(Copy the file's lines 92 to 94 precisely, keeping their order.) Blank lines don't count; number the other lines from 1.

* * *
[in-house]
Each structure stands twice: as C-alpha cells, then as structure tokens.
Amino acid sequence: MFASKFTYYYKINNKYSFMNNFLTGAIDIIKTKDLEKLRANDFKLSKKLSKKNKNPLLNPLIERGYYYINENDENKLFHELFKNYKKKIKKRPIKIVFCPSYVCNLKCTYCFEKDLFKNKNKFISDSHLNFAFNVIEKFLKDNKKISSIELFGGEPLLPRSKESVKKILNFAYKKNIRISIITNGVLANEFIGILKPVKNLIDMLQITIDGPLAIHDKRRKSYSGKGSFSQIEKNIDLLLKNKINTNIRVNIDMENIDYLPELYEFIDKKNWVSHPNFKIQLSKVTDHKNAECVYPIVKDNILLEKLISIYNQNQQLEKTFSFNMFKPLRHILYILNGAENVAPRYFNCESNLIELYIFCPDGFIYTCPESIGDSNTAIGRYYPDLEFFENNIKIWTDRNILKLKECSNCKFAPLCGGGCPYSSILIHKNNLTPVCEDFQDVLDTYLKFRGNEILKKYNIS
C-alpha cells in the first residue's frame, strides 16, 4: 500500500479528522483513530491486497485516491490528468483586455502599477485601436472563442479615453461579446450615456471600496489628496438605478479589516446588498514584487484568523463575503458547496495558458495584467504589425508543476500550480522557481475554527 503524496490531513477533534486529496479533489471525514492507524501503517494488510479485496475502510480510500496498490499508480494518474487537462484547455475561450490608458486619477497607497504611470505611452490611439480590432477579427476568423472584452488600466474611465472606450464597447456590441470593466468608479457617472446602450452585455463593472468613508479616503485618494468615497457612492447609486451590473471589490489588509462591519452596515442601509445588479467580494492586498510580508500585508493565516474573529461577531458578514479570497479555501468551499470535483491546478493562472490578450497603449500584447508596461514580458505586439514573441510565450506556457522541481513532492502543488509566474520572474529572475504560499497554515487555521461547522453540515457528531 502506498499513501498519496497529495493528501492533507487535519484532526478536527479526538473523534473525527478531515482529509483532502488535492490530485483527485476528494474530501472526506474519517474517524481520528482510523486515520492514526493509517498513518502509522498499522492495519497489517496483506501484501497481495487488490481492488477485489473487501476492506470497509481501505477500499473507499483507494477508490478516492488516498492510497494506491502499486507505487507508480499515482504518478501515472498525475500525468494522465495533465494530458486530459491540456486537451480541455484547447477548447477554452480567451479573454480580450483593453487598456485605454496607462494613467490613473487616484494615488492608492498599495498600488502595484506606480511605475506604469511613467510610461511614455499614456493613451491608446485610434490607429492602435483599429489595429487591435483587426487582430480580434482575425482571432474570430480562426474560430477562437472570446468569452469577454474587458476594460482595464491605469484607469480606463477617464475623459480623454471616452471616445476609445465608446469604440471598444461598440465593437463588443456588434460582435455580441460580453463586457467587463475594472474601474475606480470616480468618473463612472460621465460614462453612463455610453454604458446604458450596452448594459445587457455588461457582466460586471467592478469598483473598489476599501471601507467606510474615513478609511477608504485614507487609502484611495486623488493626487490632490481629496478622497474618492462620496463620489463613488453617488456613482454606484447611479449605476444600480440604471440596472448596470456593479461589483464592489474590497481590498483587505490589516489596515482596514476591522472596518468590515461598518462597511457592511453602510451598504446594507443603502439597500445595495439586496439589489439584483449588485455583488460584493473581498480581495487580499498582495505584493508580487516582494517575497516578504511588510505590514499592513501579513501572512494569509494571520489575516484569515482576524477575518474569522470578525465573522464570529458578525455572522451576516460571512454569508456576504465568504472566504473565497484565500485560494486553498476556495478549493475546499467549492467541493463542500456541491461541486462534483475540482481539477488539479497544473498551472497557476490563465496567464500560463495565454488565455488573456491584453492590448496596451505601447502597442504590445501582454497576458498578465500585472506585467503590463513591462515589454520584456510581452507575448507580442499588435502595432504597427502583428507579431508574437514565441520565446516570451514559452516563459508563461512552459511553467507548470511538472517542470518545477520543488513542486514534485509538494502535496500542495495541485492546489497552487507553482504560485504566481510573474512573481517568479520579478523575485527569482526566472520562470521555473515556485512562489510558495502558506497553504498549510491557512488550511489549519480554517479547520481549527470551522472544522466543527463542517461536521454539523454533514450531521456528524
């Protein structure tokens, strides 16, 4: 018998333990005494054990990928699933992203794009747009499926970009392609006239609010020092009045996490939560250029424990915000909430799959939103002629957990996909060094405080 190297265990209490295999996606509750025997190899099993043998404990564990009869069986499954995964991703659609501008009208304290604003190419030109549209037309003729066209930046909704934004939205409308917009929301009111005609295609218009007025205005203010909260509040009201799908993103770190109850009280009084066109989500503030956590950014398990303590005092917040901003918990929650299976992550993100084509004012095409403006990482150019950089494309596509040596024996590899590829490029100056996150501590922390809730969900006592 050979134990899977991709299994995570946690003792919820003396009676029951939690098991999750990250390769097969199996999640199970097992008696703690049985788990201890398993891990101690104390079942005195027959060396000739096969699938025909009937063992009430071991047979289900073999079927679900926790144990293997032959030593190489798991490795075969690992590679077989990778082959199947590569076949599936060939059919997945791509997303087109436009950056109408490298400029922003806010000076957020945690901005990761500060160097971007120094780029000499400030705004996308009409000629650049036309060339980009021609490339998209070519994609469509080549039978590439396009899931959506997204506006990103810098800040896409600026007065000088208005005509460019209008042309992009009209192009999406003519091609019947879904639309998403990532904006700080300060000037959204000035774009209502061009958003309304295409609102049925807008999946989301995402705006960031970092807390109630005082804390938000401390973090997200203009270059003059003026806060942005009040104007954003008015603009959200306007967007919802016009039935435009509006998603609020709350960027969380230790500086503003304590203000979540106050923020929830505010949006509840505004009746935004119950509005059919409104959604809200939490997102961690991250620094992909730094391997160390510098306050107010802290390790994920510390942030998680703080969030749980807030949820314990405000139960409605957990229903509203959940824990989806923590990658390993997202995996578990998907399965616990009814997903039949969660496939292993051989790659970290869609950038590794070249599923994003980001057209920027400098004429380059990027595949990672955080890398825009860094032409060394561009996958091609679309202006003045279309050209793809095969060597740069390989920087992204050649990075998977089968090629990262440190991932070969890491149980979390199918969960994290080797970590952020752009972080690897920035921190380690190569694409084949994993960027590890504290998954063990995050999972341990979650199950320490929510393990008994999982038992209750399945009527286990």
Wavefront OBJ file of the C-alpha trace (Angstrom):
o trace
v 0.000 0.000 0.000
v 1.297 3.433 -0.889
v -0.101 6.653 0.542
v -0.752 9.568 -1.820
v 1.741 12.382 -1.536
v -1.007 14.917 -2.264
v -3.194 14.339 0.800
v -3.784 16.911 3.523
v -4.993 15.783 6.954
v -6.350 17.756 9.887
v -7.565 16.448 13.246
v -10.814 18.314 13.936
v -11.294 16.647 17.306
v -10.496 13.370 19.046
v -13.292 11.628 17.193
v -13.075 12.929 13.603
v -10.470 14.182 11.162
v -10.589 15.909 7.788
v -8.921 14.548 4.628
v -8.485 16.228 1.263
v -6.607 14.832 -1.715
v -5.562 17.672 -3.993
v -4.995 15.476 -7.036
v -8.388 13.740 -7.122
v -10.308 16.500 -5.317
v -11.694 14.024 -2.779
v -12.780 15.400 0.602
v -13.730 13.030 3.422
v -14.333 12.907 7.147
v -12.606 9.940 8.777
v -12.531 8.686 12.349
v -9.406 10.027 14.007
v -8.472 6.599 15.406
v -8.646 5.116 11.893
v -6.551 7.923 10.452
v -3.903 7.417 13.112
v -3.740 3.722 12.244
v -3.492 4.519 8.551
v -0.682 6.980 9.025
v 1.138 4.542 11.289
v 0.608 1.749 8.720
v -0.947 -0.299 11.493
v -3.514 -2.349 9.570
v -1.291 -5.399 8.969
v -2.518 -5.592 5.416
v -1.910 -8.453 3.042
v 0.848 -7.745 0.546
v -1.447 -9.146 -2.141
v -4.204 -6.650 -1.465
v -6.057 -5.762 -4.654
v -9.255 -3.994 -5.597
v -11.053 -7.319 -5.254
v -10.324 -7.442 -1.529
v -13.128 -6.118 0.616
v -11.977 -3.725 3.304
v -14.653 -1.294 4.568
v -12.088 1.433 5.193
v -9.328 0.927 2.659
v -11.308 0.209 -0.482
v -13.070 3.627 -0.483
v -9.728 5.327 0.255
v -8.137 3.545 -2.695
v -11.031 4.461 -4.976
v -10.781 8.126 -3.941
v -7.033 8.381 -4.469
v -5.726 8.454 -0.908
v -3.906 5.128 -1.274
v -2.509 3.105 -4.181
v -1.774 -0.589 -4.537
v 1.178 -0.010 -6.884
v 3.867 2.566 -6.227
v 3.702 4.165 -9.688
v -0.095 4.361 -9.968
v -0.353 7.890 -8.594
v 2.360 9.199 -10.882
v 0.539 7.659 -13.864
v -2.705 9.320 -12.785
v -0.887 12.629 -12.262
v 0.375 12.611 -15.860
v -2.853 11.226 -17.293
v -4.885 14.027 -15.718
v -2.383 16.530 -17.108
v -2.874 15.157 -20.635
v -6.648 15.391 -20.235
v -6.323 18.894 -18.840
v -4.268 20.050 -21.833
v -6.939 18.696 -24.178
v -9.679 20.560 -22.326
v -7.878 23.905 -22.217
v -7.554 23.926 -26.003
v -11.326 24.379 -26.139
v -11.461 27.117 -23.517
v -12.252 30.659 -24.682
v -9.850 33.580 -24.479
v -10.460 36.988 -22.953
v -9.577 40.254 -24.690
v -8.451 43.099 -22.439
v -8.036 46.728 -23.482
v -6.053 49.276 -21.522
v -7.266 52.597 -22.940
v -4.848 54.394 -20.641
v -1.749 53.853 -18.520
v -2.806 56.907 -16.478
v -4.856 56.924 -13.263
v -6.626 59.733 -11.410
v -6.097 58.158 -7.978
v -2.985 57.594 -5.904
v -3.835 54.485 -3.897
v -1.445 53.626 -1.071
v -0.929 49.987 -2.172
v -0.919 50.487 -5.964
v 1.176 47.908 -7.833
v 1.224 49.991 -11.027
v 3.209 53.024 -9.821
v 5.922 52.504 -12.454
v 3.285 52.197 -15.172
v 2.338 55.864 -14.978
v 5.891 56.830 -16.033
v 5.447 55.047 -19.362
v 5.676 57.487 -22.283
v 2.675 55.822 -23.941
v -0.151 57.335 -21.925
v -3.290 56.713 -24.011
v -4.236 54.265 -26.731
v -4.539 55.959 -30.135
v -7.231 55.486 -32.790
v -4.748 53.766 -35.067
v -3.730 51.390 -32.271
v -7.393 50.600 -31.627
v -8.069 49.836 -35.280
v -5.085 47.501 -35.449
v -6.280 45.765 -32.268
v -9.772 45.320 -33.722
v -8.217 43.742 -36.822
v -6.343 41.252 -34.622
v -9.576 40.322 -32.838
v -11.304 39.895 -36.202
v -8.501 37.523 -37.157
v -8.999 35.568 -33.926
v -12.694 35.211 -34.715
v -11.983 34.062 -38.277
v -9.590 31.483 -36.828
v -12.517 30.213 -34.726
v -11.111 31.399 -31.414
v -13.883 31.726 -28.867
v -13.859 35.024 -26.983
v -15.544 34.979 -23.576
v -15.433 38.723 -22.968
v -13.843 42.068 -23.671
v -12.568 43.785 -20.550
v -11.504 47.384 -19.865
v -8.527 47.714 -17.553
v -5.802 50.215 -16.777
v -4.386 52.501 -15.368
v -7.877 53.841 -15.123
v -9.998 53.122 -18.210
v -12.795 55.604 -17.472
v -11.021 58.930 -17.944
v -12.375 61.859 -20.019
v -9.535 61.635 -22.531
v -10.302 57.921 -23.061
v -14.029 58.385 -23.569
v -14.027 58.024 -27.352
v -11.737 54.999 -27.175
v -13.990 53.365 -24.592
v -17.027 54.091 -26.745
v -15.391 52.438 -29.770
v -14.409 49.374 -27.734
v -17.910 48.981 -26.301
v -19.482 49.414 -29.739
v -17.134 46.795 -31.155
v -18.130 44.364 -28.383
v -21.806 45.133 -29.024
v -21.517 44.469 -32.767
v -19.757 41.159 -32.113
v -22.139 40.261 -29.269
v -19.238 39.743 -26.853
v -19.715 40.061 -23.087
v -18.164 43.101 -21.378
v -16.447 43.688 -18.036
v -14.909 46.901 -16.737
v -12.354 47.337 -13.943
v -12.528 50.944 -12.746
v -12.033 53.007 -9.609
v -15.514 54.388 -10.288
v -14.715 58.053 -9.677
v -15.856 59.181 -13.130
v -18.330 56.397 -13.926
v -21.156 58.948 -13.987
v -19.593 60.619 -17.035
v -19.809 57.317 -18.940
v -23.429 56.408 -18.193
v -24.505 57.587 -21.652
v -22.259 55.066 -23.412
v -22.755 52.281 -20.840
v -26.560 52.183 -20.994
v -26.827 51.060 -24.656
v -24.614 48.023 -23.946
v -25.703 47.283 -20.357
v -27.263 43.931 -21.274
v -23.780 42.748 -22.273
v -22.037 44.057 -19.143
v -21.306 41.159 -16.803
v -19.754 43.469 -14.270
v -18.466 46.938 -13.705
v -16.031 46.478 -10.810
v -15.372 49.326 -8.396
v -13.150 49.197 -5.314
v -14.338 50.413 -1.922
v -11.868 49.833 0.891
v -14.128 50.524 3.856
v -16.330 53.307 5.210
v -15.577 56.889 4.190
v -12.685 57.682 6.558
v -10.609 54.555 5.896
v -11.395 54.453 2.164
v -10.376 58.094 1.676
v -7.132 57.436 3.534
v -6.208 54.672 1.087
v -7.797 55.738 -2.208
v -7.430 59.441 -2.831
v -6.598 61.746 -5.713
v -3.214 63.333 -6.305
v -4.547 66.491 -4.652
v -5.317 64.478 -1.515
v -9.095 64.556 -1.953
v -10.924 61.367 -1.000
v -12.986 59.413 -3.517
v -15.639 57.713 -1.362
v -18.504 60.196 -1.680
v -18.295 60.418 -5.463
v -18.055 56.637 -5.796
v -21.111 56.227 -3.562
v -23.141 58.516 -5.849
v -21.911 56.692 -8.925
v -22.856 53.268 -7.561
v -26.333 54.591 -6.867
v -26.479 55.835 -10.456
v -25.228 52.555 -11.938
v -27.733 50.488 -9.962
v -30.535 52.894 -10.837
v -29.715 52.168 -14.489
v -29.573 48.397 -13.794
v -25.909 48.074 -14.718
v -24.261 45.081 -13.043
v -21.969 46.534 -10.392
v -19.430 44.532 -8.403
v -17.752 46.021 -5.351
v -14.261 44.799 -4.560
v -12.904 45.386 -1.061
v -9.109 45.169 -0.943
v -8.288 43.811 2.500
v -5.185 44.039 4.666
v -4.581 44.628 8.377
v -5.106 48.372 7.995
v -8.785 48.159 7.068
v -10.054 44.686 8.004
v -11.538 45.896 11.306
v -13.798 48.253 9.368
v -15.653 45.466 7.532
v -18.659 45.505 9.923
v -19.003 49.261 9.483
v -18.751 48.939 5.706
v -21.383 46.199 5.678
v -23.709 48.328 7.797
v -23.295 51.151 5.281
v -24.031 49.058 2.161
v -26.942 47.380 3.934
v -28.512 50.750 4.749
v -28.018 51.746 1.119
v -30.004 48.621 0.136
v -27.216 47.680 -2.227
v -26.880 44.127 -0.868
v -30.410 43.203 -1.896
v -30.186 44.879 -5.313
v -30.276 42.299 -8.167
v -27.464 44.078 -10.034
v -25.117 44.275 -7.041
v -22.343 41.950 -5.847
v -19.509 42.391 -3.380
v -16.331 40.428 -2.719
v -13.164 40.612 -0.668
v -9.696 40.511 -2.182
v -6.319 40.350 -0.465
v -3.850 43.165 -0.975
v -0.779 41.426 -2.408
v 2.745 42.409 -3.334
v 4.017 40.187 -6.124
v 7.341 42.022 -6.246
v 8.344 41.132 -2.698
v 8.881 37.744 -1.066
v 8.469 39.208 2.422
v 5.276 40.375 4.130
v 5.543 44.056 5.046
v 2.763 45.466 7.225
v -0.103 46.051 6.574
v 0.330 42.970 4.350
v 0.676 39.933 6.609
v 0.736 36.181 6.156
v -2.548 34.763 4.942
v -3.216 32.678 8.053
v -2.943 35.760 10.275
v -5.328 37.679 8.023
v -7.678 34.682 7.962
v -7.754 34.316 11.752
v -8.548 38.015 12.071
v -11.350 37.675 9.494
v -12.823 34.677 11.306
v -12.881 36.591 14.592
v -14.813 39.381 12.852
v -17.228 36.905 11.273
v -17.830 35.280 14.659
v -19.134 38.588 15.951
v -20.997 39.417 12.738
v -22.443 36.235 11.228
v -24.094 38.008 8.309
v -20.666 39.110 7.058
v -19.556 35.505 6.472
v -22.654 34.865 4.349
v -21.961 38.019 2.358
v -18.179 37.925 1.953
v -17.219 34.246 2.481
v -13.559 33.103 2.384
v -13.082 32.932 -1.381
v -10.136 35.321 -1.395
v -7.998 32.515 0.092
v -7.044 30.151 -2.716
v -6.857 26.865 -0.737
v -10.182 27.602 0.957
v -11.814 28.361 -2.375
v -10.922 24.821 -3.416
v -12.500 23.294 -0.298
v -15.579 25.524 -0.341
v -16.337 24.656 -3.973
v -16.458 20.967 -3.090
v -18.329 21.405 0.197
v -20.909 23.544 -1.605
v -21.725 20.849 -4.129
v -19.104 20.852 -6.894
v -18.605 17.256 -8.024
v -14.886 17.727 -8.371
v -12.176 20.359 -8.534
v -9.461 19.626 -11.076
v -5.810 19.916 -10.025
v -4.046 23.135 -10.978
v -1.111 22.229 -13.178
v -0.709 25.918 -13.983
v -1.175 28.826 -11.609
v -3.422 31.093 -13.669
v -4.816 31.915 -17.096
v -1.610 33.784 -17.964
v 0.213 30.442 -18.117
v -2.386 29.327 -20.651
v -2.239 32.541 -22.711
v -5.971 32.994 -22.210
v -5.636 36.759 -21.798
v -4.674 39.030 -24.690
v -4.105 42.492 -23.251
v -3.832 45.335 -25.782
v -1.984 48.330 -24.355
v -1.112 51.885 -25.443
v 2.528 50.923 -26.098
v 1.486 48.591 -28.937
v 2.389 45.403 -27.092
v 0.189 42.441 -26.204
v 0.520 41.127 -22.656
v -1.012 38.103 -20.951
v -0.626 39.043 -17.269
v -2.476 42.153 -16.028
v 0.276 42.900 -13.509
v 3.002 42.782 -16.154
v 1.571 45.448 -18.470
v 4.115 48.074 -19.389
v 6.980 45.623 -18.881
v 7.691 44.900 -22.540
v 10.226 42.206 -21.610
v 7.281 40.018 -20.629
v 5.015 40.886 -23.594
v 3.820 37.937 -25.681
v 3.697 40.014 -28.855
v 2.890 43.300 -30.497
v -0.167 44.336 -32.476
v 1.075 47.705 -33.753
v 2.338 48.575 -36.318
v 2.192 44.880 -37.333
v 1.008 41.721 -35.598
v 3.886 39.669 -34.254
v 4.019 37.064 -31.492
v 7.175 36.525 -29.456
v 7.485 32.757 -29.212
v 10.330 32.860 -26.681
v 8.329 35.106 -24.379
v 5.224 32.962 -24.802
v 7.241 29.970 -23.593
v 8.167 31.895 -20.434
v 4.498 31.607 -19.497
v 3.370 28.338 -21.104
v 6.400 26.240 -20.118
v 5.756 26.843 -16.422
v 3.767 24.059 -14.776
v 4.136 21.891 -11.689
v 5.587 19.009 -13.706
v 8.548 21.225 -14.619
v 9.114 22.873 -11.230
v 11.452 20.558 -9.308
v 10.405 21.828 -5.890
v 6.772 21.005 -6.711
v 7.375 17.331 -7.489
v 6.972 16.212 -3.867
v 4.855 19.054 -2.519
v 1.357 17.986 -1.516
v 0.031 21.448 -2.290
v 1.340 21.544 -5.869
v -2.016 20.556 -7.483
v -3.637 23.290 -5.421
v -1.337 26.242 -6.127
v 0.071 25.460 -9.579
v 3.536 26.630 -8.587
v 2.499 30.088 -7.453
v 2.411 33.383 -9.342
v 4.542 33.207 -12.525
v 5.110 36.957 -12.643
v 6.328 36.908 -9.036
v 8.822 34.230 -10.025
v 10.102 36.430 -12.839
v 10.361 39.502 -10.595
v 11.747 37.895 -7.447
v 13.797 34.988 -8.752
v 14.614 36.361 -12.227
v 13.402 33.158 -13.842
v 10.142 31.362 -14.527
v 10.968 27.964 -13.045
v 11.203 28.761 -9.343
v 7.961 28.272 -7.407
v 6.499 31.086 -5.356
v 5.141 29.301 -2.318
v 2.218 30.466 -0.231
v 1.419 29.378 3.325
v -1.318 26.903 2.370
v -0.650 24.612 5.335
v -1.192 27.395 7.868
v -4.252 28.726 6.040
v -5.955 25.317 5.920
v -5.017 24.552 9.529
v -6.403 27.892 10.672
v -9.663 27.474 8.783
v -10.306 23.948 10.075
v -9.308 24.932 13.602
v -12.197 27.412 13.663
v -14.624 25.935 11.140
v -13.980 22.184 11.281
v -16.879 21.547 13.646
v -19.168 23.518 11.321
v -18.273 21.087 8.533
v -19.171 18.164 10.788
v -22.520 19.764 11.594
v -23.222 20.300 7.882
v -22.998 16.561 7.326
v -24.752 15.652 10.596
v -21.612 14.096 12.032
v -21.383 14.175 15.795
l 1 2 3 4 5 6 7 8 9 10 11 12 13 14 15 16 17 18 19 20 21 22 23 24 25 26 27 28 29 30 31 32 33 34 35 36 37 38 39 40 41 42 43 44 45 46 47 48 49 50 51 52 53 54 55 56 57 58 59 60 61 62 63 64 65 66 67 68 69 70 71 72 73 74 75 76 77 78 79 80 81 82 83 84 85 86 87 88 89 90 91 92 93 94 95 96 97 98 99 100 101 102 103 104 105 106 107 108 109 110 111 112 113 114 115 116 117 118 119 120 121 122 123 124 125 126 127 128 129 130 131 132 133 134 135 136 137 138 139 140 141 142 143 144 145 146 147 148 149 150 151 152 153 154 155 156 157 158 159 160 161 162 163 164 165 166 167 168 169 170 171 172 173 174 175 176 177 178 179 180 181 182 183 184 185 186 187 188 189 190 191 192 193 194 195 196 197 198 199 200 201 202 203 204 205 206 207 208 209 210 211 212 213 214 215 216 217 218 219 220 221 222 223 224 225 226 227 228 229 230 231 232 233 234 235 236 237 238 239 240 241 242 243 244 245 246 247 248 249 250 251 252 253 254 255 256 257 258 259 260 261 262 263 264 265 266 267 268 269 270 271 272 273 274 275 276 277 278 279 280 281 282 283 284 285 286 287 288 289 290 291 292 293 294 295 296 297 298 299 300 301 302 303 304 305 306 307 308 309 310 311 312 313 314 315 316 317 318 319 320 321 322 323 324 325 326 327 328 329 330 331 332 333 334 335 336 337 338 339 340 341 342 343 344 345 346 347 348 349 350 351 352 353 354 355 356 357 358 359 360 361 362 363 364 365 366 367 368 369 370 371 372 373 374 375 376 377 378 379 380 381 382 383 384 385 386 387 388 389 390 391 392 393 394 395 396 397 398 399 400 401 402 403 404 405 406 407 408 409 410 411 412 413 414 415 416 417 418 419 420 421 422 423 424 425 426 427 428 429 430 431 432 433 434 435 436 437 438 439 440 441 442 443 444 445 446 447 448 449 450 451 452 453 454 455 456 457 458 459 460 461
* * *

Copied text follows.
v -6.323 18.894 -18.840
v -4.268 20.050 -21.833
v -6.939 18.696 -24.178